Summit speaker preview: Jennifer Wagner, Center on Budget and Policy Priorities

Code for America Summit is right around the corner (May 30-June 1 at the Oakland Marriott), and we’re highlighting some of the speakers who will be taking the stage and leading breakout sessions to discuss the most prominent issues facing the civic tech community today.

Jennifer Wagner is a Senior Policy Analyst at the Center on Budget and Policy Priorities, and previously served as an Associate Director with the Illinois Department of Human Services. On Thursday, May 31, she and Sonal Ambegaokar of Social Interest Solutions will review key highlights from a newly released guide for health and human services agencies in their breakout session “Practical Do’s and Don’ts When Implementing Consumer-Facing Technology Solutions in the Health & Human Services Sector.”

What is your background, and how did you get involved with Code for America’s Integrated Benefits Initiative?

I started my career as a food stamp caseworker and really appreciated the impact programs like SNAP could have on struggling families, but also saw how the complicated and disjointed administration made it harder than it had to be. After law school, I worked for an advocacy organization in Illinois representing clients who encountered difficulties accessing public benefits and using their experiences to push for improvements in the state’s policies and administration. I then spent five years as an Associate Director with the Illinois Department of Human Services, overseeing policies and operations. I learned a great deal about the challenges and opportunities of being inside government, and got to participate in really exciting projects, like the state’s new eligibility system and Medicaid expansion under the Affordable Care Act. I now work for the Center on Budget and Policy Priorities (CBPP) on efforts to improve access to and alignment between programs like SNAP and Medicaid.

When CfA reached out to us about partnering on the Integrated Benefits Initiative, it was clearly an incredible opportunity to look at the role of technology in public benefits and bring a new perspective to it, and I was so excited I would get to be a part of it and work with CfA! Technology is such an integral part of public benefits now, and presents major challenges but also so many opportunities. CBPP has been able to bring a bit of the policy and operational perspective to the table, and has learned so much about technology and different approaches to implementing changes. There needs to be more collaboration between the advocate and the tech worlds, and the Integrated Benefits Initiative is a great start to that!

What are some of the biggest challenges you’ve seen in the health and human services space as part of this initiative or otherwise in your career?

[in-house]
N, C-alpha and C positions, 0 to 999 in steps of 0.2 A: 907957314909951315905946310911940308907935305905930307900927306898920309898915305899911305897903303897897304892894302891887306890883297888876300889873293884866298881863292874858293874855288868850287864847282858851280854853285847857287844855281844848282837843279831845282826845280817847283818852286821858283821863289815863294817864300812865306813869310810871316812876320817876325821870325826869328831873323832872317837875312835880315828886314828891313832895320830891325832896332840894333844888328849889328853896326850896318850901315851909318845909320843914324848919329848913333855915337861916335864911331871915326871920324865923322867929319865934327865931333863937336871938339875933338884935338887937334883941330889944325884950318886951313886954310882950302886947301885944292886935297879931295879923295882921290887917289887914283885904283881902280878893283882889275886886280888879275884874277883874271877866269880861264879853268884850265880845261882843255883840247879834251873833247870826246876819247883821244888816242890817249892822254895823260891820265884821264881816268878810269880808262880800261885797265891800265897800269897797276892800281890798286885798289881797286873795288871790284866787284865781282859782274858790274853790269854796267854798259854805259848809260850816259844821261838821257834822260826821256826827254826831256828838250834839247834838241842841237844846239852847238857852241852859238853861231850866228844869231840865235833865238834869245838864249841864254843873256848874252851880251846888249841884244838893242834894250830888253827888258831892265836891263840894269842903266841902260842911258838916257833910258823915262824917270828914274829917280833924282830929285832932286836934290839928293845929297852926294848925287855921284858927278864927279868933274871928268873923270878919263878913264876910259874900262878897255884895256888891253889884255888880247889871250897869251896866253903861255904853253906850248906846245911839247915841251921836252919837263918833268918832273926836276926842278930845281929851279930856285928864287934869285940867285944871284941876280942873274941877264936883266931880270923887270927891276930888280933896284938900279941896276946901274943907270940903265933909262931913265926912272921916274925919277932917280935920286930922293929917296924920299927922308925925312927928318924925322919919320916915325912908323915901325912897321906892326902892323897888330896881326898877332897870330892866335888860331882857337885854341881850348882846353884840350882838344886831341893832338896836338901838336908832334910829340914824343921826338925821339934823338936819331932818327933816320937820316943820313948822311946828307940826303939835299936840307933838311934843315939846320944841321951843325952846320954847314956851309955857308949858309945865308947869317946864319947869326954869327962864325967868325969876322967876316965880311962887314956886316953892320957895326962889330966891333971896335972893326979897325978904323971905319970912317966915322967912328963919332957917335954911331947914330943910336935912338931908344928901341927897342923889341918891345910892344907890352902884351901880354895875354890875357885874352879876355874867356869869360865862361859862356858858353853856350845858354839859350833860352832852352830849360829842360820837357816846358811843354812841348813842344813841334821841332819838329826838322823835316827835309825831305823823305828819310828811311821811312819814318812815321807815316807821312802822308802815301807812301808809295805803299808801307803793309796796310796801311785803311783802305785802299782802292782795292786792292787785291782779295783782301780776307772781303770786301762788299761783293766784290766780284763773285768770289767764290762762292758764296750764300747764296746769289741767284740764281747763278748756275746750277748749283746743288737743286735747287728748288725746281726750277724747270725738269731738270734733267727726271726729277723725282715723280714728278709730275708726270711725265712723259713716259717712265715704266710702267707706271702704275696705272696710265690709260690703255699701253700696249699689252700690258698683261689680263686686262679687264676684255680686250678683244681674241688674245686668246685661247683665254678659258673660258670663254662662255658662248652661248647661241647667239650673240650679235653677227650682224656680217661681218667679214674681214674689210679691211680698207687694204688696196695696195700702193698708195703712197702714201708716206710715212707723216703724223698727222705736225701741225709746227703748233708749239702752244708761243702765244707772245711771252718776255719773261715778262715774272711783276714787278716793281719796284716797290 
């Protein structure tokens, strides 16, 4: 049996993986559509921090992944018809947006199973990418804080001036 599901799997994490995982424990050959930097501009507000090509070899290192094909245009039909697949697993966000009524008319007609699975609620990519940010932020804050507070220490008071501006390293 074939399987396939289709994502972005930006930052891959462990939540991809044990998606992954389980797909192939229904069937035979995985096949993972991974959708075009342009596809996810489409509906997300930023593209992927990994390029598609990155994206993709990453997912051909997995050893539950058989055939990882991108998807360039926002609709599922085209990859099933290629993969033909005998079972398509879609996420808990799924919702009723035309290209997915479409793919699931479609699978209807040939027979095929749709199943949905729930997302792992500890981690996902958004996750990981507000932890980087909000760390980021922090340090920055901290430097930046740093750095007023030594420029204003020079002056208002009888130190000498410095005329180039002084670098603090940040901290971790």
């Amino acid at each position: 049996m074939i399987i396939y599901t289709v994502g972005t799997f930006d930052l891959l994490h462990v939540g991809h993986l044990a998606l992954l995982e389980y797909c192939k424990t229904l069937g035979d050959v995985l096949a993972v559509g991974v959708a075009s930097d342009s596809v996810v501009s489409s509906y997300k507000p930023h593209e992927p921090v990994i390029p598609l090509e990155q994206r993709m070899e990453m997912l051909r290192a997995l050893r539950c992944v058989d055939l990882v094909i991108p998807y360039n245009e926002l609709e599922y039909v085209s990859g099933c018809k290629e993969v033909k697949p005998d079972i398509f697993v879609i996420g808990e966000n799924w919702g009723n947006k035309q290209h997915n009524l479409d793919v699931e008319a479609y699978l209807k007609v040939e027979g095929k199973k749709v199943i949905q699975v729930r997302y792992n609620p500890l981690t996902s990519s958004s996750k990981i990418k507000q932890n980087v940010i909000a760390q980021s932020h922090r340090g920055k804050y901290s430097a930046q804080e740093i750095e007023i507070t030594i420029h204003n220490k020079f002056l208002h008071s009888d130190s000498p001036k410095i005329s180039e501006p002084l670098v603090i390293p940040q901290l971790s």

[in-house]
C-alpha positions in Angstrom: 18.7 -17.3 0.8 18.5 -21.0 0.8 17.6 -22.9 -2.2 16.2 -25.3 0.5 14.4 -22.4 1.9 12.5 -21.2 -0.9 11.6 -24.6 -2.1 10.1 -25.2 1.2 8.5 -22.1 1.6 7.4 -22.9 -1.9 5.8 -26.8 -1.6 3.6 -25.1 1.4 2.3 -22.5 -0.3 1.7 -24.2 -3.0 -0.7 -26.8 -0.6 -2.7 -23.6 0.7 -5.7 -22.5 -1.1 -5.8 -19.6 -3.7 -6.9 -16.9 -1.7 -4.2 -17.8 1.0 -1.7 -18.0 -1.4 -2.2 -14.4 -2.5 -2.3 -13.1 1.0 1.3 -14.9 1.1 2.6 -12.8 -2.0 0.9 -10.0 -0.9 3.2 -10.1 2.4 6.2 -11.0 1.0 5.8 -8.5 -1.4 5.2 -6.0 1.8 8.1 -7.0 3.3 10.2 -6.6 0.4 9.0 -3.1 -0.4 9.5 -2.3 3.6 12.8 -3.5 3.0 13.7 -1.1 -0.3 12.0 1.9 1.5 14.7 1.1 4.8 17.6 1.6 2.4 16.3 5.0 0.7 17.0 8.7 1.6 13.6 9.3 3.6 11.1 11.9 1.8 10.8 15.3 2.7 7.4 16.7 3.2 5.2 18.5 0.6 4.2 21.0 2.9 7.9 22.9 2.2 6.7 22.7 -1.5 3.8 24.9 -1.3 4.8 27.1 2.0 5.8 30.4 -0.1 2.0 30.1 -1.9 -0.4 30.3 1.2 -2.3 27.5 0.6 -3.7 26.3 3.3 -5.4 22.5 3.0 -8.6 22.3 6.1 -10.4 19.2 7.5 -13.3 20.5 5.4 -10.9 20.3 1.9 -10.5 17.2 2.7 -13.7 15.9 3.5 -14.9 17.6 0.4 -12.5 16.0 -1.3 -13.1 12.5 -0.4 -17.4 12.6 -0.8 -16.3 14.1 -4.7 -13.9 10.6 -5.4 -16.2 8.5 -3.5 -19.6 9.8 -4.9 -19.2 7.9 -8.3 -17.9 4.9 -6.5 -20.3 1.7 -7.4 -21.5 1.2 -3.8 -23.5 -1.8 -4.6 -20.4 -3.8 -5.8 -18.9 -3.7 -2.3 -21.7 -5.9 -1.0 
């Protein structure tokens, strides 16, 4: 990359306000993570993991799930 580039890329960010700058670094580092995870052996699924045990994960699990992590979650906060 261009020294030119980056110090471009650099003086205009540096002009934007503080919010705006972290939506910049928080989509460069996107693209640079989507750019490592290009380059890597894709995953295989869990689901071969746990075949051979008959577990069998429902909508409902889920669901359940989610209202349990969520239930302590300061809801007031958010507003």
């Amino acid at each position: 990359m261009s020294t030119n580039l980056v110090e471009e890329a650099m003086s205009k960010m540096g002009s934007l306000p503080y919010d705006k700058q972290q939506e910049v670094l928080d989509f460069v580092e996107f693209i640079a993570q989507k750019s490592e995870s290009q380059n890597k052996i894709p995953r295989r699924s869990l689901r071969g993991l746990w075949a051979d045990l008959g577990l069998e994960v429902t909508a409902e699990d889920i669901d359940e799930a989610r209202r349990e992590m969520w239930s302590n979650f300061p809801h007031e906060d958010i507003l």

There are many challenges, but I think one of the biggest is that most leaders in government don’t have enough time and space to be forward-thinking and innovative. There are so many great leaders working every day to get critical benefits to people in their communities, but they are jumping from crisis to crisis and don’t have the resources to tackle the major problems driving some of the crises, like inadequate technology. Efforts like the Integrated Benefits Initiative are so exciting because they bring additional resources and support, and fresh thinking, to help leaders do what they have always wanted to but couldn’t.

What brings you to Code for America Summit? What are you most looking forward to?

I’m coming to the Code for America Summit to present on how state health and human service agencies are using technology in innovative ways to improve customer service. Through things like mobile apps, text messaging, and telephonic signatures, clients have new avenues to communicate with state agencies and submit applications, renewals, changes, and verification documents. This lessens the burden on clients who are trying to maintain benefits while also dealing with many other stressors in their lives, and also helps state agencies quickly and accurately process cases. We’ll be presenting with local agency officials who have found the time and space to be innovative, and will hear about the approach they took and lessons learned from their experience.

In addition to the breakout session, I am looking forward to hearing from leaders who are overcoming barriers to get things done. Government can be a series of bureaucratic obstacles that you have to get through to succeed — for both clients and government employees. We hear a lot about those obstacles tripping people up, but the Summit will remind us that people are navigating through—and removing — those obstacles every day to do great things.

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